Born in Kroměříž, Moravia, on 28 May 1883, Talich had the classic Czech musical background: his father was a ‘cantor’ who started him on the violin at five. Aged eight, he heard Dvořák perform the Dumky with Ferdinand Lachner and Hanuš Wihan. His violin tutors at the Prague Conservatory (1897–1903) were the best, Jan Marák and Otakar Ševčík. He met his hero Dvořák who, ever thrifty, advised Talich to smoke cheroots rather than cigars to conserve his cash. In Berlin he played under Arthur Nikisch and was inspired to conduct but suffered the first of many health crises. He worked in Odessa, Tbilisi, Prague, Ljubljana and Pilsen as orchestral and opera conductor, taking a year off in 1910 to study in Leipzig (with Reger, Sitt and Nikisch) as well as Milan. He first conducted the Czech Philharmonic in 1917. Wherever he was, he organized a string quartet—he said he learnt more from rehearsing as guest viola with the legendary Bohemian Quartet than from any other activity. He became friendly with the ensemble’s second violinist, the composer Josef Suk, and was preparing the CPO for the première of Suk’s symphonic poem Ripening in 1918 when the manager burst in to say that the Czechs had achieved their dream of a republic, named Czechoslovakia. ‘That’s all very well,’ Talich typically replied, ‘but we have to rehearse.’ By 1919 he was chief conductor but the orchestra, founded in 1896 by Dvořák and conducted in its early years by his pupil Oskar Nedbal, was not in the best of order. Talich built it up with endless rehearsing and by 1922 was confident enough to take the orchestra on a tour of Italy. He loved Britain, which he first visited in 1923 as a guest conductor: he conducted the Scottish Orchestra a good deal (1925–27) and in 1928 gave the London première of Holst’s Egdon Heath. In 1927, at the Smetana Hall in Prague, he and the orchestra presented a programme of contemporary British music: Elgar’s Introduction and Allegro (which stayed in the orchestra’s repertoire); Delius’s Paris; Holst’s Fugal Overture; and Vaughan Williams’s Pastoral Symphony. Talich was a great Wagnerian and one would like to have heard the all-Wagner programme that he and the Moscow Philharmonic gave in 1932, with Reizen singing Wotan’s Farewell and Derzhinskaya Isolde’s Liebestod. Talich also headed the Konsertföreningen Orchestra in Stockholm (1927–34); in fact he gave 254 concerts in Sweden, leading to a breakdown. He recovered and from 1935 was in charge of the National Theatre in Prague, in addition to his close ties with the Czech Philharmonic, but began to delegate some of the touring work with the orchestra to the younger Kubelík and Szell.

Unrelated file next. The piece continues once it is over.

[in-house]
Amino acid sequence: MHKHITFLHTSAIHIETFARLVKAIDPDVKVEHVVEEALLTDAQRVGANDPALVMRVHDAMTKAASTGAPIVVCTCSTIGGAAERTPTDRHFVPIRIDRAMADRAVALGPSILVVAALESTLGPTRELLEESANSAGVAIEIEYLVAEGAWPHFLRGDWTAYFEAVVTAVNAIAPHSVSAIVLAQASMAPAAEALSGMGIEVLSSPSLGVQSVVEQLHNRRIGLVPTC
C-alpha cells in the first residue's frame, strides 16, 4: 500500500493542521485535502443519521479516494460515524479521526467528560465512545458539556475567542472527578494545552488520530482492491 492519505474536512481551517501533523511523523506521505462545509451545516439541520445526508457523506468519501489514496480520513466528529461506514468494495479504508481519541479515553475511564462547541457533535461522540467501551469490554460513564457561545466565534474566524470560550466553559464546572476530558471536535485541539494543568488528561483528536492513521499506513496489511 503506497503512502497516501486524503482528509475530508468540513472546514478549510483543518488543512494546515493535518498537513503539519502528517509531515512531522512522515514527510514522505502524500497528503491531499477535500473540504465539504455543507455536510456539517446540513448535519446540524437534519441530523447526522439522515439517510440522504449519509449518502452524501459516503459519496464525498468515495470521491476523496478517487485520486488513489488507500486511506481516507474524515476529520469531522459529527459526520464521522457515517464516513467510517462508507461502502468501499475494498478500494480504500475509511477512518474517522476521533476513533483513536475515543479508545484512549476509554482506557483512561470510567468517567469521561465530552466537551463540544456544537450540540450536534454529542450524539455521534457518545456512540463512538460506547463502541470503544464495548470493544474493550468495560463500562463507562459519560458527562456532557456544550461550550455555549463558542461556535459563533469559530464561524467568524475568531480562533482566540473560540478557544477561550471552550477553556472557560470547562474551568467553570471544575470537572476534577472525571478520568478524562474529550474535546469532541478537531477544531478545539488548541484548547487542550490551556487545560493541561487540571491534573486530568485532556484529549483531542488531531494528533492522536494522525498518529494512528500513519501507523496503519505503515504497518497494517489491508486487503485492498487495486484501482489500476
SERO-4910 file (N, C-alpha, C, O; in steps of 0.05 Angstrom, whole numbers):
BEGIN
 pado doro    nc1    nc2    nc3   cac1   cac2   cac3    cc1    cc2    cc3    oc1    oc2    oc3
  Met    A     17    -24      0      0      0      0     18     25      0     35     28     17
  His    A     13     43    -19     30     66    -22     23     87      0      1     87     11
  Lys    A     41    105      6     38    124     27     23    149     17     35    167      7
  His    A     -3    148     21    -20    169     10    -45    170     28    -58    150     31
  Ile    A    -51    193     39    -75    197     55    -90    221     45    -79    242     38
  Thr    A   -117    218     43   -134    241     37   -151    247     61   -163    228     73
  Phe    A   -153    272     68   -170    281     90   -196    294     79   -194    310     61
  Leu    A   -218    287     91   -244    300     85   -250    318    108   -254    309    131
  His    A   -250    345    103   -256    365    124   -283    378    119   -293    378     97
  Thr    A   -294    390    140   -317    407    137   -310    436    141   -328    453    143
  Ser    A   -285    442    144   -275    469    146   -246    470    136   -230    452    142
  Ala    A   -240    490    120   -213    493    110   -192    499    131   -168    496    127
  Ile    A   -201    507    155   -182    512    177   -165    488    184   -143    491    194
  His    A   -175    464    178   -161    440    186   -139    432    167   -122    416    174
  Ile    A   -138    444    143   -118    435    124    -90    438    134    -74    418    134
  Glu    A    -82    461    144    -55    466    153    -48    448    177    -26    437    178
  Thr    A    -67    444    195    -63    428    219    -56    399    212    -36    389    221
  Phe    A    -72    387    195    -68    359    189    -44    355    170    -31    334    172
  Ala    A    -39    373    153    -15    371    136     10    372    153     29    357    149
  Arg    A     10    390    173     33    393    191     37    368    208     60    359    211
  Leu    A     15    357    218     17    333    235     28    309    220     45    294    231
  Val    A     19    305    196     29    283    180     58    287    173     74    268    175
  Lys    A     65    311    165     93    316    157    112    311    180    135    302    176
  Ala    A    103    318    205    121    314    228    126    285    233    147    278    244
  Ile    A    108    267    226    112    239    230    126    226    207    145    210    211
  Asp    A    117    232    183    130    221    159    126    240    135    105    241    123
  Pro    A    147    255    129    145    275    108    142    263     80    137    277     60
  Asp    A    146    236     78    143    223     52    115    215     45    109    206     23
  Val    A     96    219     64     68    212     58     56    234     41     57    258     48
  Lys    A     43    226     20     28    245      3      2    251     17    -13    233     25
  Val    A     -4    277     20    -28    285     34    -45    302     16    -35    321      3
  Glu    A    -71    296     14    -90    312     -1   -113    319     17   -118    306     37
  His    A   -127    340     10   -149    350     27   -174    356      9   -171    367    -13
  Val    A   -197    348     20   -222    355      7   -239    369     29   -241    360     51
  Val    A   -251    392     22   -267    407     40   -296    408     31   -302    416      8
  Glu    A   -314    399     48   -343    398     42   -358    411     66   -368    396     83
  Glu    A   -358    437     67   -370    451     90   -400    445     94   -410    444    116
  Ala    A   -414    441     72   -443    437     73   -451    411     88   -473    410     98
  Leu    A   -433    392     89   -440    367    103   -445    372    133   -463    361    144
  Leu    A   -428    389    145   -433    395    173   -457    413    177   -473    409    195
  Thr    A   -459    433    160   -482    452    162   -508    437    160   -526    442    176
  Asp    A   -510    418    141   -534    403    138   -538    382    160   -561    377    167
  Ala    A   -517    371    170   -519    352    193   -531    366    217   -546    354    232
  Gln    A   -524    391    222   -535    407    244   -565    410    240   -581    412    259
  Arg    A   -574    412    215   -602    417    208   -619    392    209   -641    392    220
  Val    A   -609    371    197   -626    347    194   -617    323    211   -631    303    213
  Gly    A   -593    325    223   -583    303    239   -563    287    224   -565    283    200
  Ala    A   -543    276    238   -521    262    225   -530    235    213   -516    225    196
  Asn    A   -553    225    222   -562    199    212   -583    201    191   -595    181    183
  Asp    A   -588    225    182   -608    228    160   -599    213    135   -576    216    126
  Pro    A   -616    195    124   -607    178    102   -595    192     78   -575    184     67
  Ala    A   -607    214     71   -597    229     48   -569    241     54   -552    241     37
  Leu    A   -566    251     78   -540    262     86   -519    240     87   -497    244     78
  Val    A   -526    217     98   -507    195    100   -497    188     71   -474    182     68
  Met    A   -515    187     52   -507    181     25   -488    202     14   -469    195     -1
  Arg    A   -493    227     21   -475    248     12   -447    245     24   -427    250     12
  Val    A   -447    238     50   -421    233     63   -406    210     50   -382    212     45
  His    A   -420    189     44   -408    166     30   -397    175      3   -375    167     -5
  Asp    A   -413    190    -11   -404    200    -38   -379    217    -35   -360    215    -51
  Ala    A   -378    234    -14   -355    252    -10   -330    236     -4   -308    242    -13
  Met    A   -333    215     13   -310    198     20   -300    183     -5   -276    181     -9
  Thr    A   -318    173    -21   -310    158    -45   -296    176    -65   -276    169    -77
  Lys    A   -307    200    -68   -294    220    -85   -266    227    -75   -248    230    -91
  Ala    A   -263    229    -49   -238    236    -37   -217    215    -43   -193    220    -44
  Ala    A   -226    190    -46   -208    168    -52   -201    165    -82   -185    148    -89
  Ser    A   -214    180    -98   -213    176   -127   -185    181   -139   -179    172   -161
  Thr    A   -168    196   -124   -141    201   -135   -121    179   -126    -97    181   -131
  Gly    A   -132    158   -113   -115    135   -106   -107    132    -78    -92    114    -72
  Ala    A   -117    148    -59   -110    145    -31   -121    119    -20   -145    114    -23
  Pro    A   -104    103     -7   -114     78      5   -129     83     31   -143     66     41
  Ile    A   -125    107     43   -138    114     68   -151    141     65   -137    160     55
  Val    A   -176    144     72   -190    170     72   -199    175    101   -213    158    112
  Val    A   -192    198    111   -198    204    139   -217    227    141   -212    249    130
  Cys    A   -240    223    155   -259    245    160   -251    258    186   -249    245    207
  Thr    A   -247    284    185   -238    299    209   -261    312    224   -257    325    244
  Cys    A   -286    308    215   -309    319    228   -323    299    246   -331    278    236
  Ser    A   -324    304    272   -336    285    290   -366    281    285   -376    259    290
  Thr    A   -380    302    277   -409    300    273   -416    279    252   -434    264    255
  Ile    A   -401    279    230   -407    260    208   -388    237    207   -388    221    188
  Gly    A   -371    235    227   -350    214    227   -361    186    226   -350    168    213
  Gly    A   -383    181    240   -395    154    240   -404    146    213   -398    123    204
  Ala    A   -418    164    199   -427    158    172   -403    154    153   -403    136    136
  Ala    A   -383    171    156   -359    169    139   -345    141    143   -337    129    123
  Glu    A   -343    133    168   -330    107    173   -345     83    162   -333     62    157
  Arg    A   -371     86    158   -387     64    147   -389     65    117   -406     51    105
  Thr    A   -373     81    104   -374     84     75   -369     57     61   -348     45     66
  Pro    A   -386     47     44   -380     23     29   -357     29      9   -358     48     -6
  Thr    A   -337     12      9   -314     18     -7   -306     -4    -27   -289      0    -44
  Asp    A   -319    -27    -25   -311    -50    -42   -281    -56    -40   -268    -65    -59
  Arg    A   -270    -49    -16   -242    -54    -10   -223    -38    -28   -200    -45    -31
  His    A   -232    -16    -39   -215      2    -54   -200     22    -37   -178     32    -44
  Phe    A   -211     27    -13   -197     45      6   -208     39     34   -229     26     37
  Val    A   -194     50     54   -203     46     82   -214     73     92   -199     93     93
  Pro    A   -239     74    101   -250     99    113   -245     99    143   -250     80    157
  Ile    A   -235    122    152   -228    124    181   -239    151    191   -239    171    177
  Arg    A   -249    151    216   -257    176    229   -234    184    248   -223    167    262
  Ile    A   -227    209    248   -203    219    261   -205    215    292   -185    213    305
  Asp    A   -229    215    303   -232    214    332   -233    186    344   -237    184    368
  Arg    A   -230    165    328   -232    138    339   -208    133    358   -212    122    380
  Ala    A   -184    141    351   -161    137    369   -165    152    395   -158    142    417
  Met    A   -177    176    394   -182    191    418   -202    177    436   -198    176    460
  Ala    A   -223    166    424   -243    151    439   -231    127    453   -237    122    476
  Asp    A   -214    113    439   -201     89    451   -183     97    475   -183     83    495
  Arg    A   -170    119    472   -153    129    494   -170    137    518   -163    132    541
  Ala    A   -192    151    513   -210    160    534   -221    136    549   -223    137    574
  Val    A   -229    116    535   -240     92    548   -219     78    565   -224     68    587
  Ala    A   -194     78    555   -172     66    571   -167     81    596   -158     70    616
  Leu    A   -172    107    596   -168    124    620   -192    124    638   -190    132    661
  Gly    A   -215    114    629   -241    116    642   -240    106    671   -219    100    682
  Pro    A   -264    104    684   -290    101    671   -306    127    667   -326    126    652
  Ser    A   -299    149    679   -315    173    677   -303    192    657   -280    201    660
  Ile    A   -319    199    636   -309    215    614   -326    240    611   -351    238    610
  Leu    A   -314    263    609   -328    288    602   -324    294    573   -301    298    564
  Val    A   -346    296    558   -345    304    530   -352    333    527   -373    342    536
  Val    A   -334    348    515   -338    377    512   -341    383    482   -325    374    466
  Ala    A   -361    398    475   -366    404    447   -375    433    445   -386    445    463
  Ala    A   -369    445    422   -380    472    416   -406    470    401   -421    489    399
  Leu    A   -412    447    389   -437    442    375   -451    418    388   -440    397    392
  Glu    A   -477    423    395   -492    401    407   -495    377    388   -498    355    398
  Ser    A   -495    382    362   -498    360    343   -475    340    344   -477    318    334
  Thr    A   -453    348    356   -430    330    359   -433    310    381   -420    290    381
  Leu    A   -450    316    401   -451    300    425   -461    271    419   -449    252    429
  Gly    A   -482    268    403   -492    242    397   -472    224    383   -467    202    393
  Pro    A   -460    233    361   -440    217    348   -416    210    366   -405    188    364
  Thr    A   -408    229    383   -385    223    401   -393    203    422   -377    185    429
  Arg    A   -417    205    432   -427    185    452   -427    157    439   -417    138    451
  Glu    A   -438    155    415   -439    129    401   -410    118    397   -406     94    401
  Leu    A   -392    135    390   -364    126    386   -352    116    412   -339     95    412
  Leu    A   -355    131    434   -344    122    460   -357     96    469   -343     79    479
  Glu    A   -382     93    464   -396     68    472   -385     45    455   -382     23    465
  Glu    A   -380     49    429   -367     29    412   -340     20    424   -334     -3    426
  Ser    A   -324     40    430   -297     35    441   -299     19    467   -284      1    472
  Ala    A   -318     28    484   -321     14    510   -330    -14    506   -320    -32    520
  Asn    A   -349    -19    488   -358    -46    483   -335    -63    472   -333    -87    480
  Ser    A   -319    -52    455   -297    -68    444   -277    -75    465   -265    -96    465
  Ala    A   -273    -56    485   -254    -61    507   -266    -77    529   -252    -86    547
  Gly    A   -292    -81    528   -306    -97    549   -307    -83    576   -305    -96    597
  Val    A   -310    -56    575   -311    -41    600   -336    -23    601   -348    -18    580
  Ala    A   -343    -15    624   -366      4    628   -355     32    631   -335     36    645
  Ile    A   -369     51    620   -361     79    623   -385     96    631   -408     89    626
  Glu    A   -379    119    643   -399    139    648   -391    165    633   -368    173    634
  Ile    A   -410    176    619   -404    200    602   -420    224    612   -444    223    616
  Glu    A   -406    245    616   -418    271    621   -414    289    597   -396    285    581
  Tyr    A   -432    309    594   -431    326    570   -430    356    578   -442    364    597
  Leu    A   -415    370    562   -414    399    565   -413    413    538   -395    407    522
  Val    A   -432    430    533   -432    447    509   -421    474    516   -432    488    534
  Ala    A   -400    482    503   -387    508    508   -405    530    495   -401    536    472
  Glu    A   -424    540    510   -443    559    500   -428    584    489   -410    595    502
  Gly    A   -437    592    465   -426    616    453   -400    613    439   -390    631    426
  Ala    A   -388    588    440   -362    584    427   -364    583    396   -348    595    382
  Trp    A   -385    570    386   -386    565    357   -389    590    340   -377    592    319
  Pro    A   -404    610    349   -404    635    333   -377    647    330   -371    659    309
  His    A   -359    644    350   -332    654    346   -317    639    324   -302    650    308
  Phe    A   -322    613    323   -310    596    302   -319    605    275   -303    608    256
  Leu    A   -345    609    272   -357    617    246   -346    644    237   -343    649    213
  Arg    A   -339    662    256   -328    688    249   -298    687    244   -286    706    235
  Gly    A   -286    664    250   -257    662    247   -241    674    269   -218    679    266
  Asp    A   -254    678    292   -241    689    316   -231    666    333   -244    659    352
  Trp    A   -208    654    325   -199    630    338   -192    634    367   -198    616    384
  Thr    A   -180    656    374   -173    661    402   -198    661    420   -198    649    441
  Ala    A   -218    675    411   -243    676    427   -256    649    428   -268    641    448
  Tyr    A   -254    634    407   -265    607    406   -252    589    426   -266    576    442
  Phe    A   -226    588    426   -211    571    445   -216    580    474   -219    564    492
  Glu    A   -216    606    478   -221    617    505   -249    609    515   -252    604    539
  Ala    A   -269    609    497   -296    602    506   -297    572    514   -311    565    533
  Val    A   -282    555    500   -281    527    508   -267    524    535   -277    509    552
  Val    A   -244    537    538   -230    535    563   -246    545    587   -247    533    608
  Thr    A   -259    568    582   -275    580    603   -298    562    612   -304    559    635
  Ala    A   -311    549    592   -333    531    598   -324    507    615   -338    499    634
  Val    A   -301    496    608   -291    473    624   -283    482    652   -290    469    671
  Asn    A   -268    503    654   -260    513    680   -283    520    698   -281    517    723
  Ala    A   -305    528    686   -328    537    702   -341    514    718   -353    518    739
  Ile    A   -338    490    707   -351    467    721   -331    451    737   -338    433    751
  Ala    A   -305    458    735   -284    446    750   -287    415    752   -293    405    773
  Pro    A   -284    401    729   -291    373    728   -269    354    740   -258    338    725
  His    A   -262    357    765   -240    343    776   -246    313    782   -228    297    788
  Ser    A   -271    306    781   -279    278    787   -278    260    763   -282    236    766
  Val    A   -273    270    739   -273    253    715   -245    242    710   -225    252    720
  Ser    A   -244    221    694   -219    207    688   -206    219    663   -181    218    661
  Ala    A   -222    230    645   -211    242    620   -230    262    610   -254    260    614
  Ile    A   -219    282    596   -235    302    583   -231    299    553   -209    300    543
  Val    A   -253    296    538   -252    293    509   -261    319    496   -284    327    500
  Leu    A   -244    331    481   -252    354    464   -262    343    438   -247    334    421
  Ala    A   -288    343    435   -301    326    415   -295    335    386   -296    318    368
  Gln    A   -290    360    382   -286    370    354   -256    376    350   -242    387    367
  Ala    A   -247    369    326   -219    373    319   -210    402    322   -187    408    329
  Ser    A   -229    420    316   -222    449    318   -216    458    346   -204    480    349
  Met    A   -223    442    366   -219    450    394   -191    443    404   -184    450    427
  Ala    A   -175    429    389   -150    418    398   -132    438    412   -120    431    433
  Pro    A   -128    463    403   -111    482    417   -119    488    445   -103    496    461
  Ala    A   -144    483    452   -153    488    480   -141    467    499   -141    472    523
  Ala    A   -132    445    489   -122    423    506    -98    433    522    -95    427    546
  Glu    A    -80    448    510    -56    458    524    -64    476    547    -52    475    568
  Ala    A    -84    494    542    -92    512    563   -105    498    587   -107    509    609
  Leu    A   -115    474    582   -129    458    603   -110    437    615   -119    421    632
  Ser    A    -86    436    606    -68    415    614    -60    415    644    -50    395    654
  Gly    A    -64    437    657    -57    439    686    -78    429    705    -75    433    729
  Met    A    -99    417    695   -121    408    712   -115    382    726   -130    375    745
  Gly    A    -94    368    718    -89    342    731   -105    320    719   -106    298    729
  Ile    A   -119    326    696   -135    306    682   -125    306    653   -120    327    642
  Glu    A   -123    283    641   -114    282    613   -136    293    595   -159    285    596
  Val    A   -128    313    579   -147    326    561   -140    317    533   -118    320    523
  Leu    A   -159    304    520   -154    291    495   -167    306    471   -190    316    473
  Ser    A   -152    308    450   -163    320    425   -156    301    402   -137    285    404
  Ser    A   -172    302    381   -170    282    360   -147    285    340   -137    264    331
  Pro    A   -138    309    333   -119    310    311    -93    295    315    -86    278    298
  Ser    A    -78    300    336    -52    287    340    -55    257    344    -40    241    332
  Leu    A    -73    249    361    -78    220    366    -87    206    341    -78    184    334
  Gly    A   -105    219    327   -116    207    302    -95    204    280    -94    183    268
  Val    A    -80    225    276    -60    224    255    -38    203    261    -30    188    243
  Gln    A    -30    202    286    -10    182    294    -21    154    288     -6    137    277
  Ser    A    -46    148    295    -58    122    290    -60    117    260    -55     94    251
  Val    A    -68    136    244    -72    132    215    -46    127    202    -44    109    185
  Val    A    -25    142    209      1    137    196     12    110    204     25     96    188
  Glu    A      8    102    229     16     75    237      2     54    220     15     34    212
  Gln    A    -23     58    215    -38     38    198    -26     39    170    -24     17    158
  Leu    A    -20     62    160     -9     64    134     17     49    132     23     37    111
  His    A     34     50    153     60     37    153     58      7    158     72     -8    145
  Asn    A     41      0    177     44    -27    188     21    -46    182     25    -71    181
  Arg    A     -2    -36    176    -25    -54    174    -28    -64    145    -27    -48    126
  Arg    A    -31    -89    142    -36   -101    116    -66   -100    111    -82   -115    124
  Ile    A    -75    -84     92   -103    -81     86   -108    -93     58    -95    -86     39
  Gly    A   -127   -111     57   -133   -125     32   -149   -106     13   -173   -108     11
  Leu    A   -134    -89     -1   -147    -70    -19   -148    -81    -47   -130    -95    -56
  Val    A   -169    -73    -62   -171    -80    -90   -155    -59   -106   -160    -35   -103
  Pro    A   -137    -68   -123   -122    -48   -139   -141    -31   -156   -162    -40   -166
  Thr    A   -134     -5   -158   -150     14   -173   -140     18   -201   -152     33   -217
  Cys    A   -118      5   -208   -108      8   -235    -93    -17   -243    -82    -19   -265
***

When Czechoslovakia was occupied by the Germans, Talich was placed in an impossible position. Although Talich had given up the Czech Philharmonic in 1941, Josef Goebbels made him ‘an offer he couldn’t refuse’, ordering him to tour Germany with the orchestra. Talich insisted on taking Smetana’s nationalistic suite Má Vlast, banned by the German occupiers, and the visit was so successful that this music, almost sacred to Czechs, was again permitted in Prague. Even so, in 1945 Talich was accused of collaboration. He walked thirty kilometres in twelve hours from his home in Beroun to Prague, in the hope of conducting Smetana’s Libuše to mark the end of the war, only to be barred from his own opera house. His chief accuser, the critic Zdenûk Nejedly´, hated Talich because he felt that the Dvořák faction in Czech music had unfairly supplanted the Smetana faction. Although Talich was a magnificent conductor of Smetana’s music, including the operas, he was identified with the ‘Dvořák wing’ because of his closeness to Suk and Vitûzslav Novák. Absolved of all charges, he returned to the National Theatre and made his last foreign trip, to Stockholm, in 1946, but was still prevented from working with the Czech Philharmonic. He formed his own Czech Chamber Orchestra but when the Communists took over in 1948, he was accused yet again: his nemesis Nejedly´ was even more powerful than before. He was dismissed from the National Theatre, had to disband his chamber orchestra and, like Nedbal in the 1920s, was exiled to Bratislava, where he built up the Slovak Philharmonic (1949–52). Meanwhile the Communist régime in Prague, though making it difficult for him to conduct the Czech Philharmonic in public, allowed him to record with the orchestra, as he was the only conductor in the country with an international reputation (Kubelík had fled in 1948). By the mid-1950s the pressure was off Talich but he was a broken man. He last conducted the orchestra in concert in 1954 and in the studio the following year. He died at Beroun on 16 March 1961.